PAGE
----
New treatment for musician’s dystonia
22 January 2008
Dr Karin Rosenkranz, UCL Institute of Neurology, is the lead author of a paper in ‘Neurology’ which outlines a new treatment for musician’s dystonia, a mysterious condition that causes muscle spasms in instrumentalists.
Researchers applied low-amplitude vibration to the hand muscles of four groups of people: musicians with dystonia; musicians without dystonia; healthy non-musicians; and people with writer’s cramp, another form of dystonia.
Earlier work led by Dr Rosenkranz suggested dystonia is caused by abnormal responses of the brain’s motor cortex to sensory inputs. Using vibration on the muscles, the team hoped, would help the brain to re-learn how to respond to stimulation and stop the spasms.
Using transcranial magnetic stimulation, the team tested the sensorimotor interactions in the motor cortex before and after two different interventions of hand muscle vibration applied to the thumb muscle for 15 minutes: one with subjects’ attention directed to the thumb muscle, and another with attention directed away from it.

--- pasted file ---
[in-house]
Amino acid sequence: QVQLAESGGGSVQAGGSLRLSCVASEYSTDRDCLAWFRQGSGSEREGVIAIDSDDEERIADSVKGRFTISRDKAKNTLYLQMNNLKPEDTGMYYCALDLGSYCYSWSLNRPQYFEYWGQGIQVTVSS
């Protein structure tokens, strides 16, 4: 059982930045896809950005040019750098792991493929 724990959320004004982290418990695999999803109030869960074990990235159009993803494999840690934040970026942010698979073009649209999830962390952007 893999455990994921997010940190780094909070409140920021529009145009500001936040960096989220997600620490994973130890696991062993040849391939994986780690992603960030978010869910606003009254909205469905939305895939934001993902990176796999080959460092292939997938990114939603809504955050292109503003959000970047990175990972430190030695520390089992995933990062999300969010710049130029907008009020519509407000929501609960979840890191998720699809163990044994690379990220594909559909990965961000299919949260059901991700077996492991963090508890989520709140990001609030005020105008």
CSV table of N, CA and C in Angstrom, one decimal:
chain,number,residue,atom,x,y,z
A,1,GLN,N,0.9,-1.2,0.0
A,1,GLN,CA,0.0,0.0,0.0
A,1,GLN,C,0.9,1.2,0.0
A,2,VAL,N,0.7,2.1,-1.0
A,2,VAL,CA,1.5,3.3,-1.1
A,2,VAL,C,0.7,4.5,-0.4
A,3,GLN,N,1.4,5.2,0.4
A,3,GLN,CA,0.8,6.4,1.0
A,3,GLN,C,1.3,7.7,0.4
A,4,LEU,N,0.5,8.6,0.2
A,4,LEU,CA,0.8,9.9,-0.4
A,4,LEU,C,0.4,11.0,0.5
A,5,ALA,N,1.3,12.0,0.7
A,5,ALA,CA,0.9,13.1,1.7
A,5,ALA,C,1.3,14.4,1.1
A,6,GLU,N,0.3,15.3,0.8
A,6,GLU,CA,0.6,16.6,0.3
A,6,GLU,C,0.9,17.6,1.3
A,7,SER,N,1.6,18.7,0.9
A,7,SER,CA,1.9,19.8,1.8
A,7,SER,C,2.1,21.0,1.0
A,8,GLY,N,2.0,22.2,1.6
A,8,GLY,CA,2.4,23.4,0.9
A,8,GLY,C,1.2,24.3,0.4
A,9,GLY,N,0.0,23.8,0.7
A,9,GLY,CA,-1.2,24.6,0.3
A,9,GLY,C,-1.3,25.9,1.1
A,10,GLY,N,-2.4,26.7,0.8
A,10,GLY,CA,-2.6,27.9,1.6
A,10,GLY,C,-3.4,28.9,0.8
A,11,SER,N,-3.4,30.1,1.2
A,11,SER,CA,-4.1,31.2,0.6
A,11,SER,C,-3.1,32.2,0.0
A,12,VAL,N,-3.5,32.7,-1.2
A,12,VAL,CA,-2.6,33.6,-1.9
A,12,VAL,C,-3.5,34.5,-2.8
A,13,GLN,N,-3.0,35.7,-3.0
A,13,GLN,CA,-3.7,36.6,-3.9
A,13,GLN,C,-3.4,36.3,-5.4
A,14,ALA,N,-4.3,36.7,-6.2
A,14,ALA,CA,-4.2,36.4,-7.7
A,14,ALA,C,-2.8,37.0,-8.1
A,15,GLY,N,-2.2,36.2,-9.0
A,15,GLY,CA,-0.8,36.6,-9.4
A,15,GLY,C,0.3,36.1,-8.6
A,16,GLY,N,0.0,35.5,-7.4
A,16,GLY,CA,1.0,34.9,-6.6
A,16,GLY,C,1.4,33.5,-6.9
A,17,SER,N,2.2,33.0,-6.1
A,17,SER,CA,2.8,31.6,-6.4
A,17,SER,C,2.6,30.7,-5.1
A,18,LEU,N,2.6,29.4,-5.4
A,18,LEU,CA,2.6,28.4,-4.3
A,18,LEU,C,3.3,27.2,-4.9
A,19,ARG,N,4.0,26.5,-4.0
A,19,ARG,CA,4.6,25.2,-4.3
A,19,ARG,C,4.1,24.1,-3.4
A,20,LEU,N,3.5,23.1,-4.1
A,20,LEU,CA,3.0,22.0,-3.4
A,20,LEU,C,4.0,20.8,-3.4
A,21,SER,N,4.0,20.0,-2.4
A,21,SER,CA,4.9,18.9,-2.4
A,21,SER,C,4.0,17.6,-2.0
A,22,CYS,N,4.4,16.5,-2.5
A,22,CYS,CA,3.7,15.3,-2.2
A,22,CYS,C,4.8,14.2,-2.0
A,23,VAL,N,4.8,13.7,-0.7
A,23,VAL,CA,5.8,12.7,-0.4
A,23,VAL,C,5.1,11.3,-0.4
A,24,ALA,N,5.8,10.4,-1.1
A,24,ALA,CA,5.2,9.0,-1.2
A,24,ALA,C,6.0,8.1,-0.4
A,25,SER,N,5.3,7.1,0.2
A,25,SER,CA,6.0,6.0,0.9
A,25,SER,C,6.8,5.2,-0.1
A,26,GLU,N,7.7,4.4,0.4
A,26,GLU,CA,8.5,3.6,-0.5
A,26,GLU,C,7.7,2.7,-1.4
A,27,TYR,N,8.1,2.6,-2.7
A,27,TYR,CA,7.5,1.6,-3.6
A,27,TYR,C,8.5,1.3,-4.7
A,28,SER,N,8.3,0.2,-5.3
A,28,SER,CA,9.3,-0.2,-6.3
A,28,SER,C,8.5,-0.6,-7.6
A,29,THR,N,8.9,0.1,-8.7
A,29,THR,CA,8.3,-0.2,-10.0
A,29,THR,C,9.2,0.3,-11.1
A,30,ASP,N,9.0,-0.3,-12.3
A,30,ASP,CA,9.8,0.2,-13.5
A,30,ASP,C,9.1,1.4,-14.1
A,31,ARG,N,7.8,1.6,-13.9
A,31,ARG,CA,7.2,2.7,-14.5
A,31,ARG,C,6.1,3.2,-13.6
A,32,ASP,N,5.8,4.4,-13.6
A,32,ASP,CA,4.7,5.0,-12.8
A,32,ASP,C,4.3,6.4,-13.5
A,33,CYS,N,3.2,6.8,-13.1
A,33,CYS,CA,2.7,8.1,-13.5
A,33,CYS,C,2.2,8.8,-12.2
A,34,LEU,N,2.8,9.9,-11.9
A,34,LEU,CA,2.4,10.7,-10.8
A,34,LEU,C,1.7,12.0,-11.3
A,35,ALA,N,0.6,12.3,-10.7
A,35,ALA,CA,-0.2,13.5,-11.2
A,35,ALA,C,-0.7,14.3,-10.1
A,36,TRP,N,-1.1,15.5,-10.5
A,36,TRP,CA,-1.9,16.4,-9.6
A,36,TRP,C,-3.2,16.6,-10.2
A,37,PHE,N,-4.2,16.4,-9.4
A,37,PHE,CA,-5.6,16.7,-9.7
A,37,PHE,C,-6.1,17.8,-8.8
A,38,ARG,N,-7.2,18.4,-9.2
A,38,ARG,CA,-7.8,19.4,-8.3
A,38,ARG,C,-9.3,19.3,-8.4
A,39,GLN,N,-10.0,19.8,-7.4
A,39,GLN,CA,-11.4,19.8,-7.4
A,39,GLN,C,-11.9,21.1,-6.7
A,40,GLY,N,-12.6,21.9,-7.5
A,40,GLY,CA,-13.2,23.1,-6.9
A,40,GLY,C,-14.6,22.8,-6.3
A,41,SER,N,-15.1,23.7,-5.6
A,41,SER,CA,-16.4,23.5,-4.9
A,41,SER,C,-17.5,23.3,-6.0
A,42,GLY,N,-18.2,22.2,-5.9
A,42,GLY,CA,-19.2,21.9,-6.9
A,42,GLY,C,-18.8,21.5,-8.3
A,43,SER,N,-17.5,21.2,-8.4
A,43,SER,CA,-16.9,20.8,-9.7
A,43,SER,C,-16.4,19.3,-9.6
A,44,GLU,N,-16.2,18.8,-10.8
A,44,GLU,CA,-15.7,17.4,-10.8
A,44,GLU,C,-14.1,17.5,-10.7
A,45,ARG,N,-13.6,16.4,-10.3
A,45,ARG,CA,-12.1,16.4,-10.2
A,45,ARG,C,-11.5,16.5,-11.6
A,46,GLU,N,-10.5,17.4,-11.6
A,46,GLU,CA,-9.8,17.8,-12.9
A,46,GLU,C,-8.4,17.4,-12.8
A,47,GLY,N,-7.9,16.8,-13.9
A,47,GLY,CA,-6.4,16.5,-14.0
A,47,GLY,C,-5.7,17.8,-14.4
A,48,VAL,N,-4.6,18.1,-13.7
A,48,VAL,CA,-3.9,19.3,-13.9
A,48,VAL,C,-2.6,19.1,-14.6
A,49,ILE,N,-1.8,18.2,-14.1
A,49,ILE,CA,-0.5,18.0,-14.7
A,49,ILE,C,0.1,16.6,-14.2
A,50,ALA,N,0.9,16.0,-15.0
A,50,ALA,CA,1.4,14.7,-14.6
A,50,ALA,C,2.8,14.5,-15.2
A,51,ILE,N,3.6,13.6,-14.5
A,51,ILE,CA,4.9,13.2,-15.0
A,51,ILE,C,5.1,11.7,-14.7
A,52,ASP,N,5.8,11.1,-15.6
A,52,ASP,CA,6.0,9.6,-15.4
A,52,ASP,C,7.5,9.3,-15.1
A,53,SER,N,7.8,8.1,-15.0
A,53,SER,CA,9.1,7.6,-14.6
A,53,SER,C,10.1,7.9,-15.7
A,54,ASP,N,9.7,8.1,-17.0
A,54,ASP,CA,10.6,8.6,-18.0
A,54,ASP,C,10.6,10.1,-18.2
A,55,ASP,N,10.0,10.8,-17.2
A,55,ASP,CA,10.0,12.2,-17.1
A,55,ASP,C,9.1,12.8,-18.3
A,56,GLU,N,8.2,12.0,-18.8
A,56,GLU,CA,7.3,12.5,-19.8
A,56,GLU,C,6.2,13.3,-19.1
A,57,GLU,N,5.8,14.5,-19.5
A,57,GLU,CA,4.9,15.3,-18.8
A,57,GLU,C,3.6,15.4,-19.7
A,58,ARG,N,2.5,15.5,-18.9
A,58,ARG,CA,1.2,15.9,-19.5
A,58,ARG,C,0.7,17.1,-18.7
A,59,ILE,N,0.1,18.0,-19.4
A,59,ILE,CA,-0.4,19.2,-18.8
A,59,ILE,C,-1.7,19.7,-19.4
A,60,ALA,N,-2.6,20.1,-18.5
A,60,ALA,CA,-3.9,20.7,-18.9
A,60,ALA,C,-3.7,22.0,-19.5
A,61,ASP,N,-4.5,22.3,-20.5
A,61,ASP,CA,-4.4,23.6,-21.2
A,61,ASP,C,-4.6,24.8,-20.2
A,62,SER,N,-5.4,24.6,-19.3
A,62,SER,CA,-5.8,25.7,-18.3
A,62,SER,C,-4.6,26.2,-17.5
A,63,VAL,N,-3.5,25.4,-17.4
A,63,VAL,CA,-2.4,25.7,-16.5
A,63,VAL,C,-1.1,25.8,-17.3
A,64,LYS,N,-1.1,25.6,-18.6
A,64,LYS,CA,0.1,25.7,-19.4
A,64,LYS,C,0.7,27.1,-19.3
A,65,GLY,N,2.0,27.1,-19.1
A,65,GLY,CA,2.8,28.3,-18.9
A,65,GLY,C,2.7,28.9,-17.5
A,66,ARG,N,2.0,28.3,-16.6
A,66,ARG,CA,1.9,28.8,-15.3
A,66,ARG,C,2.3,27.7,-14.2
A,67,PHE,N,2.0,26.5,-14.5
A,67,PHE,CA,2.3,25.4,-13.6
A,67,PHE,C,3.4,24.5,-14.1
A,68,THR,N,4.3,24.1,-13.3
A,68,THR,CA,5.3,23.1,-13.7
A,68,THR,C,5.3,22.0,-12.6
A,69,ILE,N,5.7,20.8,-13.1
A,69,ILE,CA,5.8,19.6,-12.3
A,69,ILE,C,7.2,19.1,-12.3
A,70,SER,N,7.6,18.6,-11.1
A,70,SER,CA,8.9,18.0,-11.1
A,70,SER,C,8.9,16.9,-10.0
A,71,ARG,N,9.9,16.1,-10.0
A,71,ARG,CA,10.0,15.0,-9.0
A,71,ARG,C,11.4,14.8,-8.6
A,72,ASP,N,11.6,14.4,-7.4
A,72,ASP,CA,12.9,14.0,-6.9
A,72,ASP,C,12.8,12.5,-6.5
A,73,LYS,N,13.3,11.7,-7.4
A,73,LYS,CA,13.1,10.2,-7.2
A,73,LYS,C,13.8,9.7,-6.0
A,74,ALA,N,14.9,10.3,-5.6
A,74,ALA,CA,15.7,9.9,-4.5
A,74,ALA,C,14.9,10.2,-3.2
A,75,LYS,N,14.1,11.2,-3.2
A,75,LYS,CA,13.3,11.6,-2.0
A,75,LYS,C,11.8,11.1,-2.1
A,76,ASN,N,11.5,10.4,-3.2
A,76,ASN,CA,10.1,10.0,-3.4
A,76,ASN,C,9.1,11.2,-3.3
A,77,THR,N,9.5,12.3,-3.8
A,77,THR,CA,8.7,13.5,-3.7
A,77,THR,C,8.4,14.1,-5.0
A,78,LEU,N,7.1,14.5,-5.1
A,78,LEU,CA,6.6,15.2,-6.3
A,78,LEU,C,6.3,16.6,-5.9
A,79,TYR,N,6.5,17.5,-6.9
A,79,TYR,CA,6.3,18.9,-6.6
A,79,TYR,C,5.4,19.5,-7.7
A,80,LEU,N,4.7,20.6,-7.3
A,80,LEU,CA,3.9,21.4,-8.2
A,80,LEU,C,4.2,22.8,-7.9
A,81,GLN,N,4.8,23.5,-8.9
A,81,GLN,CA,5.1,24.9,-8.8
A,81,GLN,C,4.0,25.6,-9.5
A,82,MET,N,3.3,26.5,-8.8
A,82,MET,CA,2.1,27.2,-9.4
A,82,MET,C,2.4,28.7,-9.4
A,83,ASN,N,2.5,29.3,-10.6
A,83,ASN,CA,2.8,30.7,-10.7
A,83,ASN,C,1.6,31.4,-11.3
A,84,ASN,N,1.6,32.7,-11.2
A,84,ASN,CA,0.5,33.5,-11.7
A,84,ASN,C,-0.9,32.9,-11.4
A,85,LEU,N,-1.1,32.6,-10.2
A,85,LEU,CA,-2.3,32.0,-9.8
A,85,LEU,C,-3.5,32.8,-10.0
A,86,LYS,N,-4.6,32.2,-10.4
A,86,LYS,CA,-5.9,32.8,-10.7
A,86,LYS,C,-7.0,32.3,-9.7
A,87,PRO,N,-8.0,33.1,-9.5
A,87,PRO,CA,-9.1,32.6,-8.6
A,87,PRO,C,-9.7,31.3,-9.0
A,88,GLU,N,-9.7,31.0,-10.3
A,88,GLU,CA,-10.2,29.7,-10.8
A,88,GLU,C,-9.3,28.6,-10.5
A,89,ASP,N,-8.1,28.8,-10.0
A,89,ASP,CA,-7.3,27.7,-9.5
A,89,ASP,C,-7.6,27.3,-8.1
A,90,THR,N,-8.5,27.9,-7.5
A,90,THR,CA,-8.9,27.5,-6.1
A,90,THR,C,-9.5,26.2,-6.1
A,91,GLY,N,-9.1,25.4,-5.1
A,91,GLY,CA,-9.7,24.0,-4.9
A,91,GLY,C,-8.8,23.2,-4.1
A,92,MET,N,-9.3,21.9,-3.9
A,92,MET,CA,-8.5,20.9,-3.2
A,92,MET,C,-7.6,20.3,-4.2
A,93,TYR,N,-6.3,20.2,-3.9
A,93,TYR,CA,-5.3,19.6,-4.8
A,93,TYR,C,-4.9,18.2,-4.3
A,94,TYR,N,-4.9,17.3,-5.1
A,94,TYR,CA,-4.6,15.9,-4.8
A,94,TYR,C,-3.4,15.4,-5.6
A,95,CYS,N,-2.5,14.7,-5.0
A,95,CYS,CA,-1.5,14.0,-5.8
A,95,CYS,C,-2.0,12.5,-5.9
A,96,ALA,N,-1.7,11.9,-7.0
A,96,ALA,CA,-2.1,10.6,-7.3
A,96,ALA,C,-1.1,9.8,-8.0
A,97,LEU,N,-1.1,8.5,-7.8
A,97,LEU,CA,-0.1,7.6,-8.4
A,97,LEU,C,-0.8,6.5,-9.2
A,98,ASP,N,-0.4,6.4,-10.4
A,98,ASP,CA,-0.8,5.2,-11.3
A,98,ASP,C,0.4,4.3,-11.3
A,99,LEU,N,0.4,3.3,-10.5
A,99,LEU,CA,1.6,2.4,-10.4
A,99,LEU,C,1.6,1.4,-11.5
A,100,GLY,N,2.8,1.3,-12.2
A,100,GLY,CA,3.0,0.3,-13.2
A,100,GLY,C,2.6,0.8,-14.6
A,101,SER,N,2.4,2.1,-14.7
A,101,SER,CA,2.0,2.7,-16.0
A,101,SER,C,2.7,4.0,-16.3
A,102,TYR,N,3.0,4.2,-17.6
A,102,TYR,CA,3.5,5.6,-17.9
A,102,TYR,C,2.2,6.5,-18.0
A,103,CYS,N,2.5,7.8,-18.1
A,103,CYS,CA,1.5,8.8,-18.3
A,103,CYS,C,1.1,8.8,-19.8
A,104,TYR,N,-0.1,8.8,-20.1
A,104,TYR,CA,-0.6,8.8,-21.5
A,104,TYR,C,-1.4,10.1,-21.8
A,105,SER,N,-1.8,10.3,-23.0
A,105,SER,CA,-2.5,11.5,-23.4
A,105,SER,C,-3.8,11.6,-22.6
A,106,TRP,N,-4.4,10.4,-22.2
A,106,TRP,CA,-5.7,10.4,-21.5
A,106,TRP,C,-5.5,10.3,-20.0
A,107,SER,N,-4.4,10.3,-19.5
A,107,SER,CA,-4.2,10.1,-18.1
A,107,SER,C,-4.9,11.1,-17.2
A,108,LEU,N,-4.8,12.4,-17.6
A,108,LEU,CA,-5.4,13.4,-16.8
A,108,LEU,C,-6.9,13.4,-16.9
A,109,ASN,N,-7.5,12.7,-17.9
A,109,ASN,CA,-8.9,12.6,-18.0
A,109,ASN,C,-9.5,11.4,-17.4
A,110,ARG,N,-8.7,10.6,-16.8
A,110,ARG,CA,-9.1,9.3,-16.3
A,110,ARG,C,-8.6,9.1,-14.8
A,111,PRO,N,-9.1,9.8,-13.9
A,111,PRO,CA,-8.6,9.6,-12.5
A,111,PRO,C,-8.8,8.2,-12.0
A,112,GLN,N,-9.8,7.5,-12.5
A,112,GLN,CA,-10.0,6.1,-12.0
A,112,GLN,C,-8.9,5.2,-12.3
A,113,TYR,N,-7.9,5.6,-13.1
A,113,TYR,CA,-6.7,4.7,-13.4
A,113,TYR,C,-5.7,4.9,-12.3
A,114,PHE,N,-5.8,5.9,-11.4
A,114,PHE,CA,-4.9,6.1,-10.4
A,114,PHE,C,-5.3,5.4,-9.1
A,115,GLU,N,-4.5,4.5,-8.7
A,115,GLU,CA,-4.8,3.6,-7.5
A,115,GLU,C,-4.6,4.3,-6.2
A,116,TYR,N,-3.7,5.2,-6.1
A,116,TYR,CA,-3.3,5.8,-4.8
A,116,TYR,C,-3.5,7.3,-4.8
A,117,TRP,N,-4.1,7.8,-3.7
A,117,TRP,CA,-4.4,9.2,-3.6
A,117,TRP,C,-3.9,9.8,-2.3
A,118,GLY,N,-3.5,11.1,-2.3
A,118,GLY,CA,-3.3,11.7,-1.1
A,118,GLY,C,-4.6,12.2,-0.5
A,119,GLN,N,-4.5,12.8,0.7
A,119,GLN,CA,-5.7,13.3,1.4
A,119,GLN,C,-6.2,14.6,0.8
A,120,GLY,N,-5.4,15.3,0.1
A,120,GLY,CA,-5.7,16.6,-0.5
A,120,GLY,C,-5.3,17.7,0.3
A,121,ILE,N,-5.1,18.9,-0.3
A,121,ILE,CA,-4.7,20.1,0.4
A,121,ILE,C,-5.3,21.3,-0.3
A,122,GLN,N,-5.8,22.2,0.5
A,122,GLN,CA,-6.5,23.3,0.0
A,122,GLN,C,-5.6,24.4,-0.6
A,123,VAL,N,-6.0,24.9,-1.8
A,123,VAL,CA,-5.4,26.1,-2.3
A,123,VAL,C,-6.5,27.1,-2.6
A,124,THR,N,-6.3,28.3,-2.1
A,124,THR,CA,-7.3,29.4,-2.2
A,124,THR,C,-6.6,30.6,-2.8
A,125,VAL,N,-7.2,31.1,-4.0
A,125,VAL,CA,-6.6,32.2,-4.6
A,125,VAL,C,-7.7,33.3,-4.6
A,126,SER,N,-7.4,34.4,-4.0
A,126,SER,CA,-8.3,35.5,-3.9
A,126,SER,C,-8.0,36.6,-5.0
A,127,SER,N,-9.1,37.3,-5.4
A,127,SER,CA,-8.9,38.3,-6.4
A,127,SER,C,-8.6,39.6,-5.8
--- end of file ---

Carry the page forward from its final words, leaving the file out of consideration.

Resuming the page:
The study found that in musician’s dystonia patients, the sensorimotor interactions in the brain were restored to a more normal pattern after the intervention with attention focused on the vibrated thumb muscle. This effect was less pronounced in the people with writer’s cramp.
The intervention appears to offer a treatment for people with musician’s dystonia. Dr Rosenkranz said: “Our hope is that stimulation can retrain how the brain responds. More research is needed to see if prolonged use of stimulation can improve hand motor function.”
She added: “These results also suggest that the underlying mechanism of the disorder may be different in musician’s dystonia and writer’s cramp.”
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